Tap spells (see sorcery section) and similar abilities (life drain) can give you extra magic points. POW crystals as per Arms of Legend. a POW/MP sotrage device is, historically, a standard magic item in previous iterations and D100/BRP systems, but in legend you would probably keep all but legendary items to a low level, ie in the 1-6 Magic Points range.

Buy Blood Magic - there's heaps of ways to get access to Magic Points in there - most of them are, of course, a tad bloody.
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Re: Actual play questions

Postby rust » Fri May 11, 2012 5:23 pm

juca wrote: ... or am I forgetting something?
The Difficulty of the task, for a start. For example, if the referee
decides that the task is Very Easy despite the opponent's high
skill, this results in a Skill Test Modifier of +60%. There is also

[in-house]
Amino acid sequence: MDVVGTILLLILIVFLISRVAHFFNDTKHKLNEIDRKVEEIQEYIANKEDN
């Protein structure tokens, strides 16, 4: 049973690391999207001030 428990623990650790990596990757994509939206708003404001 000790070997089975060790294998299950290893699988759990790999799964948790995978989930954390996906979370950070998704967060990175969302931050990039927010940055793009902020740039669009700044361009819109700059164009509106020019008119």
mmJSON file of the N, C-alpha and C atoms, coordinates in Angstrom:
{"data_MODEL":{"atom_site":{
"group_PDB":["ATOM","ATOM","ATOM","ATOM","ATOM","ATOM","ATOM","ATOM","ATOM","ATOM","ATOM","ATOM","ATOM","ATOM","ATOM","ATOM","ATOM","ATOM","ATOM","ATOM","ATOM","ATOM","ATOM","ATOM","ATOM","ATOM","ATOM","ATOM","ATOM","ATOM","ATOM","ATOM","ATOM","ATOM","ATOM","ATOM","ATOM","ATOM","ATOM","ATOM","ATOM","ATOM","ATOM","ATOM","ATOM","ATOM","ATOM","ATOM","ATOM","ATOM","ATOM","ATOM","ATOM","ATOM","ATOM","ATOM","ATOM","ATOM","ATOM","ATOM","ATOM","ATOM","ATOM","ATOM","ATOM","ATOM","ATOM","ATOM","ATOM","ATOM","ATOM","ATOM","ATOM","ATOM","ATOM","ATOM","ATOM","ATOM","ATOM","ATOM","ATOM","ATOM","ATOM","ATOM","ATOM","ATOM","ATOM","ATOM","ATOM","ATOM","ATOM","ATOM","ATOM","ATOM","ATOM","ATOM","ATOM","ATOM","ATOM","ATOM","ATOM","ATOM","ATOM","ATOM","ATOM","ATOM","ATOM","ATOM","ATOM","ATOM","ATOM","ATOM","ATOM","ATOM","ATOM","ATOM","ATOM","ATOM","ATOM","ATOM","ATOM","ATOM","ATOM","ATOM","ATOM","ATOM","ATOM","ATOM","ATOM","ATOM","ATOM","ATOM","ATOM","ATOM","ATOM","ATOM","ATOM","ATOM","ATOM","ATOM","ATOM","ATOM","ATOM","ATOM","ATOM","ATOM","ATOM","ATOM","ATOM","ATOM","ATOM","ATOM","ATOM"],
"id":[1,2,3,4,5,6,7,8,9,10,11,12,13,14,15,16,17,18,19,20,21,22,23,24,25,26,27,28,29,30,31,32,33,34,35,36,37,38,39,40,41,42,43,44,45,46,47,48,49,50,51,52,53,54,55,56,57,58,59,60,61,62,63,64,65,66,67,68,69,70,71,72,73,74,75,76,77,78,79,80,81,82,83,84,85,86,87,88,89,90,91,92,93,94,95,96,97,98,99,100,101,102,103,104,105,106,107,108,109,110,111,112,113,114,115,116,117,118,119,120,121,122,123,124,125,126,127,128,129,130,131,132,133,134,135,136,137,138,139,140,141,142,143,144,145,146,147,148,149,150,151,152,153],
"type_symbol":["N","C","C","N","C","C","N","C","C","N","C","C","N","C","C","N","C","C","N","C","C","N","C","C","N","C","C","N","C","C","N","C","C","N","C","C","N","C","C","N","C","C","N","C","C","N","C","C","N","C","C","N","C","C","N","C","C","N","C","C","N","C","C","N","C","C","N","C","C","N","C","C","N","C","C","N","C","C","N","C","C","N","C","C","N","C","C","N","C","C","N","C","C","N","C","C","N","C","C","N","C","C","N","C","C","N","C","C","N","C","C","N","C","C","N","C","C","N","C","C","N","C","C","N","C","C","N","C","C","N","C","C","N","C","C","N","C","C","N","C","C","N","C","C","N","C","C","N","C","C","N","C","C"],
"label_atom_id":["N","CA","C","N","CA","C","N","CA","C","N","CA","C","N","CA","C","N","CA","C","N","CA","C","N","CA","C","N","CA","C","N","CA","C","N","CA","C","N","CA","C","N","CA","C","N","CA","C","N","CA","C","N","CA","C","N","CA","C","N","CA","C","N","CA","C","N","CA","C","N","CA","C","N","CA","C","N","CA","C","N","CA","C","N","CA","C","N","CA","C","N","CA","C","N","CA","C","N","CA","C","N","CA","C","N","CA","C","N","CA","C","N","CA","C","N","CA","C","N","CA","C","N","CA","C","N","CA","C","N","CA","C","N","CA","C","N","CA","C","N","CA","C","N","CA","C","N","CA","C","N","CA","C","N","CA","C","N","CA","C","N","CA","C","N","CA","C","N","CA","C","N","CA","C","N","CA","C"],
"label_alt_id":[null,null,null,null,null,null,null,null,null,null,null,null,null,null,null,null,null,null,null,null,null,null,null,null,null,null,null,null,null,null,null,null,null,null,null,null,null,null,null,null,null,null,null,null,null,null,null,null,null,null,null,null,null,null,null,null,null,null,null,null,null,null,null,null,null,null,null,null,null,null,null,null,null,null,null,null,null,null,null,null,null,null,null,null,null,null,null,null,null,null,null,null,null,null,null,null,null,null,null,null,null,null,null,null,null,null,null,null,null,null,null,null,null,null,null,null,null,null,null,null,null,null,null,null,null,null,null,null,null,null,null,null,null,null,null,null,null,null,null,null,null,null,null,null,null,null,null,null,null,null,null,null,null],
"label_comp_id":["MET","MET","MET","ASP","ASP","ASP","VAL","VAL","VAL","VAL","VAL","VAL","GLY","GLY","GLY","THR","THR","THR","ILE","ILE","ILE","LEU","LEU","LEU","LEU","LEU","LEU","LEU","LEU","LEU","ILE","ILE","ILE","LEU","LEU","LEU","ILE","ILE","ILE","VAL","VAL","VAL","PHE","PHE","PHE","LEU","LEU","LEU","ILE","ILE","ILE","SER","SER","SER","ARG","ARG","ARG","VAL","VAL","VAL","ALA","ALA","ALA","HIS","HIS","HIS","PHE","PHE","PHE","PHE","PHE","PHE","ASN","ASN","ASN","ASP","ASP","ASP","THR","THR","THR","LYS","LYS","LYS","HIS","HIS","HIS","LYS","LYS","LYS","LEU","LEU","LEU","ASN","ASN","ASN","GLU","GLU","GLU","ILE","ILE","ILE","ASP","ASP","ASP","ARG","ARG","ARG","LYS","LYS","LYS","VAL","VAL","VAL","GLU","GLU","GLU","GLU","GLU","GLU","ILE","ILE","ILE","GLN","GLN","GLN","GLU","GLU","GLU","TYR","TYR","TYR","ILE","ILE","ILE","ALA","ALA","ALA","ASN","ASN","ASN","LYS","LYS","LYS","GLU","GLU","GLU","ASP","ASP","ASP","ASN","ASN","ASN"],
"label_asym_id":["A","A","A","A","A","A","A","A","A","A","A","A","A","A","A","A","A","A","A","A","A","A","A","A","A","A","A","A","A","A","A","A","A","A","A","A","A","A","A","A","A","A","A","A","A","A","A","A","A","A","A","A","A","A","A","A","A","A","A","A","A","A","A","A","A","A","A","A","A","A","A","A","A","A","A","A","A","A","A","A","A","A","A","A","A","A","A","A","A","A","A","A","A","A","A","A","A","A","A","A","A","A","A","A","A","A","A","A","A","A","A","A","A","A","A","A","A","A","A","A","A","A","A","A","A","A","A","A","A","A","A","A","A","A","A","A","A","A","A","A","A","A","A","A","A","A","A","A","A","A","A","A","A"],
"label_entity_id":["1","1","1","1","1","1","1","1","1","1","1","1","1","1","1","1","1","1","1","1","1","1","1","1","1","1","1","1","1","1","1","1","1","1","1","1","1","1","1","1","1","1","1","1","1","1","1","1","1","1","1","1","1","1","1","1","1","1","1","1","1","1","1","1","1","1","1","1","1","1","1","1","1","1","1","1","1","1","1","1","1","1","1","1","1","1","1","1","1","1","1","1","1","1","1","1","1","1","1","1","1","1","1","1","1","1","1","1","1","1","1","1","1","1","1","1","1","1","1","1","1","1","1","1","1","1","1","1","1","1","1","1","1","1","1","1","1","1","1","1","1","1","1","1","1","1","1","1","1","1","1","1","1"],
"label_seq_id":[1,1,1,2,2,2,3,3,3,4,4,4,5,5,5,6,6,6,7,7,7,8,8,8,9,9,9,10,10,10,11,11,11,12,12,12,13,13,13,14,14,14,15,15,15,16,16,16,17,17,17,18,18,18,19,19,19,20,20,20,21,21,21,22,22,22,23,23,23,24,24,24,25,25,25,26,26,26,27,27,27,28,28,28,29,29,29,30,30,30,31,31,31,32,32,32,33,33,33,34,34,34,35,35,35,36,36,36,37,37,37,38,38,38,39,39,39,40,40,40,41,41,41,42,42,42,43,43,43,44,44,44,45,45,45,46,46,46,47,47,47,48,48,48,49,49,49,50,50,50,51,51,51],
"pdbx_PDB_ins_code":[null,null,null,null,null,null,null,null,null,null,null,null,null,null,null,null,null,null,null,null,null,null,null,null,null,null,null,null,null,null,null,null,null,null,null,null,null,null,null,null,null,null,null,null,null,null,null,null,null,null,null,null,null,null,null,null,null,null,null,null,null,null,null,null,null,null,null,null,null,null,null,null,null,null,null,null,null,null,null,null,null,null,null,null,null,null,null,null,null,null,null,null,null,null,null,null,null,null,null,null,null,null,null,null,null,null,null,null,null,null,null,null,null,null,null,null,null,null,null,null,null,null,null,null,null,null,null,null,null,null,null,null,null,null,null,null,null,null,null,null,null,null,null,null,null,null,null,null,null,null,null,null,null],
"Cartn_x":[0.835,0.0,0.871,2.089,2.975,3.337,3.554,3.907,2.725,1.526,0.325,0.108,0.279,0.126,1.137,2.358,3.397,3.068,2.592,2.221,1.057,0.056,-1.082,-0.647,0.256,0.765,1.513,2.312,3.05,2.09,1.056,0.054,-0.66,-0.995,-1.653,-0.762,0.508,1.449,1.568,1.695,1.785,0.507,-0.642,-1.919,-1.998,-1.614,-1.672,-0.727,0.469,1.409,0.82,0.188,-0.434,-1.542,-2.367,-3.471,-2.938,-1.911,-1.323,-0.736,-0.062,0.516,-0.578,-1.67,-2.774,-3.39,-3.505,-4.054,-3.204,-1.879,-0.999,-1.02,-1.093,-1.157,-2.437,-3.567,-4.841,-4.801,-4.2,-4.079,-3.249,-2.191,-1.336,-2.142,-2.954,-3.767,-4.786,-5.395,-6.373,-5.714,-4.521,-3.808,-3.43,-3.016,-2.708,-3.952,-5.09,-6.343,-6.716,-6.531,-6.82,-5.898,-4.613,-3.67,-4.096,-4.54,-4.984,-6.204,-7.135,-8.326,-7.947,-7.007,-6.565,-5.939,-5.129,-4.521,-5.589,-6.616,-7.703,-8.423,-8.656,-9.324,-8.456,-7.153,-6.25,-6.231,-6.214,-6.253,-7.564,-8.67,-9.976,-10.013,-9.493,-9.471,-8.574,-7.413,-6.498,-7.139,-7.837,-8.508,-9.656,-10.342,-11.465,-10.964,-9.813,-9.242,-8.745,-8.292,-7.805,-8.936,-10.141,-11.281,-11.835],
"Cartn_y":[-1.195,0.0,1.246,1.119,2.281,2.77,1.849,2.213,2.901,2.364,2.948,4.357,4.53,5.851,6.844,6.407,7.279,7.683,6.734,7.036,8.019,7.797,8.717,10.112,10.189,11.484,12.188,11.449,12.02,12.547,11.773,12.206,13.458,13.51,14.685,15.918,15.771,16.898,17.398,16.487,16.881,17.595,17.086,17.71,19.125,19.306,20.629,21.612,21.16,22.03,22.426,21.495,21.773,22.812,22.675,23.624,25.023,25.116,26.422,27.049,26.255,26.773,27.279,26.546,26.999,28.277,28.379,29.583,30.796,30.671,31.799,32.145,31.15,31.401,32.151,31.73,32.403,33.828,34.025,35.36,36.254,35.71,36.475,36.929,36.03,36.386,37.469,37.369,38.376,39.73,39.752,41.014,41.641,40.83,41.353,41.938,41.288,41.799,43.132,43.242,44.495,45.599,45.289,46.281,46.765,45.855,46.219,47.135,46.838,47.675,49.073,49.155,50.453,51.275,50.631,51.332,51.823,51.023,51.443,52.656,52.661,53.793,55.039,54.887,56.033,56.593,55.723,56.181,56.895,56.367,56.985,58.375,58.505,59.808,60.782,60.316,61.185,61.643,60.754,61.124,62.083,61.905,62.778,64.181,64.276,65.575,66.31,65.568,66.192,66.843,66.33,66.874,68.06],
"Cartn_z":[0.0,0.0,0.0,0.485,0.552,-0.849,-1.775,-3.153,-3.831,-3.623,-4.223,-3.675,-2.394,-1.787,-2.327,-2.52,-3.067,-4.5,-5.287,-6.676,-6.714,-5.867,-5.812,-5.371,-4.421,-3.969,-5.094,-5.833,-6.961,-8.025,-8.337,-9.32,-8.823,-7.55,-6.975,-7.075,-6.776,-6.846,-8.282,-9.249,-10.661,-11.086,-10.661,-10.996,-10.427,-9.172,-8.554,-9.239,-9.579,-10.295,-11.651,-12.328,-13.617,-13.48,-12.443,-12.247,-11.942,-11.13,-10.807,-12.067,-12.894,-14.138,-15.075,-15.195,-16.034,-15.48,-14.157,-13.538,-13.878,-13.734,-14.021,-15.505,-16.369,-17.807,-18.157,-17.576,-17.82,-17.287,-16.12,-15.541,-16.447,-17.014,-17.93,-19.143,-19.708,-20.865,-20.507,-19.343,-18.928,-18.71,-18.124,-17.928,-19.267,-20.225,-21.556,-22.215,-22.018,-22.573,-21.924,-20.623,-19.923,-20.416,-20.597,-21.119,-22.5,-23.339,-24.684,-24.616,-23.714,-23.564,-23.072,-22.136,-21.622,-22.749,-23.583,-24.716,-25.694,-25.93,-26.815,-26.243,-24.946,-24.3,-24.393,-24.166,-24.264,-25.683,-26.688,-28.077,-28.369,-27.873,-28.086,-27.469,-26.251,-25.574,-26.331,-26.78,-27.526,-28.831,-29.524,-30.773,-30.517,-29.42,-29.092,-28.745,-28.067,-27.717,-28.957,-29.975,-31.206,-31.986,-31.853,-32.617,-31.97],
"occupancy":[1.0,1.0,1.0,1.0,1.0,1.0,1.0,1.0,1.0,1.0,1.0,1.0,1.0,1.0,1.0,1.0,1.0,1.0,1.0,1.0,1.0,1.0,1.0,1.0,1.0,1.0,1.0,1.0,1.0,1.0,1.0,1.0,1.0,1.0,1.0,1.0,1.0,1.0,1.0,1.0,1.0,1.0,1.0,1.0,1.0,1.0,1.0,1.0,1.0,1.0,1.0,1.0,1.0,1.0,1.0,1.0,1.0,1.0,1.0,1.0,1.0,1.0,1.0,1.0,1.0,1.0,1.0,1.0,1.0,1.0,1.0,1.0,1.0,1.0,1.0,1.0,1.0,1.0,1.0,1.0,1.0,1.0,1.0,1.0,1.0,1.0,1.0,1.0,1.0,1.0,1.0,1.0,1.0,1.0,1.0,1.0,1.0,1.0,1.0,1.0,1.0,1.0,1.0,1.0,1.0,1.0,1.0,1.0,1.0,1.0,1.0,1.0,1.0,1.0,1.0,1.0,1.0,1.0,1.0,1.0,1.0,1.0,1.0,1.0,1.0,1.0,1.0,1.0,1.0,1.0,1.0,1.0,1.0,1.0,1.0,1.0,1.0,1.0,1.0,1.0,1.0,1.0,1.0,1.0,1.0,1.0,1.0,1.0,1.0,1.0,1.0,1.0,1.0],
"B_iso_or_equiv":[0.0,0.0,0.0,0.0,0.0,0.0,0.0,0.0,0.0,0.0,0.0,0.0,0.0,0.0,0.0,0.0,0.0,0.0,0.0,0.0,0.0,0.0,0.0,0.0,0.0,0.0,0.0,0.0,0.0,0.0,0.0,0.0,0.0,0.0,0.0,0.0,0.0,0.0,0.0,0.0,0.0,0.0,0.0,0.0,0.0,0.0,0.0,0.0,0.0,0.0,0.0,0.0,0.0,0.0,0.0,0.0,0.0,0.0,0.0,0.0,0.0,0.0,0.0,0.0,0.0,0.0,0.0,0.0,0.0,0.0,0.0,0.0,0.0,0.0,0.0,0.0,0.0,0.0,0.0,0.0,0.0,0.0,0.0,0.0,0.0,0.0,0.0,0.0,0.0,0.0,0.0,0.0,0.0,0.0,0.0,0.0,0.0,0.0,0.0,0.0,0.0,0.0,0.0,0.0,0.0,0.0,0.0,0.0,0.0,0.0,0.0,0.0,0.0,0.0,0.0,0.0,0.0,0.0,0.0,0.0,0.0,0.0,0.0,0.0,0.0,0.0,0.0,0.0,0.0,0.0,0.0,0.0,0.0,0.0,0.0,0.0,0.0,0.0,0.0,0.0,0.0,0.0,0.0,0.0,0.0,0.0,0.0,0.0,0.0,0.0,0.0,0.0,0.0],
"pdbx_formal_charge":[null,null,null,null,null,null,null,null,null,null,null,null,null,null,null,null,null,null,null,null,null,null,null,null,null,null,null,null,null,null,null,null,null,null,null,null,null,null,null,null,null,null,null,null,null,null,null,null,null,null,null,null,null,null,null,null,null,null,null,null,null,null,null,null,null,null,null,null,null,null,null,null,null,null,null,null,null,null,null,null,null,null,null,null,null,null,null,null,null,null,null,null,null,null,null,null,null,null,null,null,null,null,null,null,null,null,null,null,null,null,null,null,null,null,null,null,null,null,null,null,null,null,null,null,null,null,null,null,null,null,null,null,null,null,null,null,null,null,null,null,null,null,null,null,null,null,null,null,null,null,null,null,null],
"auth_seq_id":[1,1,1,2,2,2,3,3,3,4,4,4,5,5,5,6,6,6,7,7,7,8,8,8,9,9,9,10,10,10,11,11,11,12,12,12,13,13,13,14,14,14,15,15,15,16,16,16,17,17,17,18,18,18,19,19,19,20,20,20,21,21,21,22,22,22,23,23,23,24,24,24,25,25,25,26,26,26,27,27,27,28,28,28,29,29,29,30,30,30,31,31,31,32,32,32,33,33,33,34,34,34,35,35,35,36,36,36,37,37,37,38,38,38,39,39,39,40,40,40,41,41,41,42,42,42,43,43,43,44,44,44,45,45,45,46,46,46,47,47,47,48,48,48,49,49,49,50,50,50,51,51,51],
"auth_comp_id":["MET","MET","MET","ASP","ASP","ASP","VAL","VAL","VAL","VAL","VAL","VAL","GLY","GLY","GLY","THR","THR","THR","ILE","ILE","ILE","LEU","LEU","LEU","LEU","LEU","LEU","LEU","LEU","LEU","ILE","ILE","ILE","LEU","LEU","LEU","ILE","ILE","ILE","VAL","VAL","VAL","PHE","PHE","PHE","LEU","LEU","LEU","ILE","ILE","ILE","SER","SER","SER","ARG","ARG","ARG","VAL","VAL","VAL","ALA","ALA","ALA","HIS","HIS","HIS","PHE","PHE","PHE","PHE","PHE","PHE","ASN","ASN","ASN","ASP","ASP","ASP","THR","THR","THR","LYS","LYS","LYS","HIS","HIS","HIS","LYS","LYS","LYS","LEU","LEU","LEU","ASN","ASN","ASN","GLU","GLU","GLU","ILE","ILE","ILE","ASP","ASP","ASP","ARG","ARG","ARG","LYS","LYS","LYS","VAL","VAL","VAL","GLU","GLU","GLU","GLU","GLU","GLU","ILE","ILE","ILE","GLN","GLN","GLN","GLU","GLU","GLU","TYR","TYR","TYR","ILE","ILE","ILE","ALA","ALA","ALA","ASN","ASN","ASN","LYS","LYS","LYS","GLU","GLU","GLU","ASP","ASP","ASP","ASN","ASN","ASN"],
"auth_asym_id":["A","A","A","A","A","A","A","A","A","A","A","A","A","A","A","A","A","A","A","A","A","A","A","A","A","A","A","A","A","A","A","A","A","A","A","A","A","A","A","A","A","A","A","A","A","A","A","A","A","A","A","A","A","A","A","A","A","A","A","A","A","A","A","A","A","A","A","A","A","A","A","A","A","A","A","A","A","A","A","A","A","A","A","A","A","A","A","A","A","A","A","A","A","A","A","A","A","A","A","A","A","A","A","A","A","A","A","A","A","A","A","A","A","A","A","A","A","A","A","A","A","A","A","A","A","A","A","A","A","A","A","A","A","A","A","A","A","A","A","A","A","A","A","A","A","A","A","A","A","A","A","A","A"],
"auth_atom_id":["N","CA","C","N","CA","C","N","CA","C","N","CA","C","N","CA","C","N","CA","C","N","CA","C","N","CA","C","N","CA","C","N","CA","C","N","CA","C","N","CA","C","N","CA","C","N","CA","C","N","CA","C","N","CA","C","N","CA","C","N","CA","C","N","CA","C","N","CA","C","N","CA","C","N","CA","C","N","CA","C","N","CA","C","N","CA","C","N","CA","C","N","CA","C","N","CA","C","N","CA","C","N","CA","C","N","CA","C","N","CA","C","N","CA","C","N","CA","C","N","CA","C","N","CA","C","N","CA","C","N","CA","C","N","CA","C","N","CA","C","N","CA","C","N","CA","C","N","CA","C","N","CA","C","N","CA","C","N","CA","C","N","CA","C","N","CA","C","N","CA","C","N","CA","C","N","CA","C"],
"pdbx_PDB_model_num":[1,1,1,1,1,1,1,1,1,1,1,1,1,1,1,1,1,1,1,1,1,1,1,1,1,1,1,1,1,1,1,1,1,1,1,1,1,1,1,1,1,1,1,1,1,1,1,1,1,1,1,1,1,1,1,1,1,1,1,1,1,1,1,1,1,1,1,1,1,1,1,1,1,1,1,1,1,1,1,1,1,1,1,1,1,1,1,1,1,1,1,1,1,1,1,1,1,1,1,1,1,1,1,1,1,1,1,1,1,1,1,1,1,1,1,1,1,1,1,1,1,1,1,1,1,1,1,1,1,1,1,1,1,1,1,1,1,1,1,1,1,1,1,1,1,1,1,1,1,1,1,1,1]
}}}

the possibility that a complementary skill may be used to aug-
ment the skill test, or that the character is assisted by another
character, to mention just a few points.
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Re: Actual play questions

Postby Hopeless » Fri May 11, 2012 11:02 pm

juca wrote:So, having read the book some times over and "stress testing" the system alone some more, I've actually tried some combat and social scenarios and I reached some more doubts:

1 - One of the test characters tried to bluff his way past a sage. He has 50% on his Diplomacy (or Influence, I don't remember the exact skill name) while the sage has 150% on his test. Using the rule of 100%, the character has 50%-50% = 0% of chance of actually suceding in his test. Is this correct or am I forgetting something?
Half it so the Sage's skill drops to 75% and the test character drops to 25% I believe there was something on this in either RQ1 or an even earlier version of Runequest.
juca wrote:2 - Mages have POW Magic Points, right? There is some way of augmenting this value without raising his POW value? There is actually a "mana" potion? Well, there is some kind of examples of magic items somewhere in the basic book?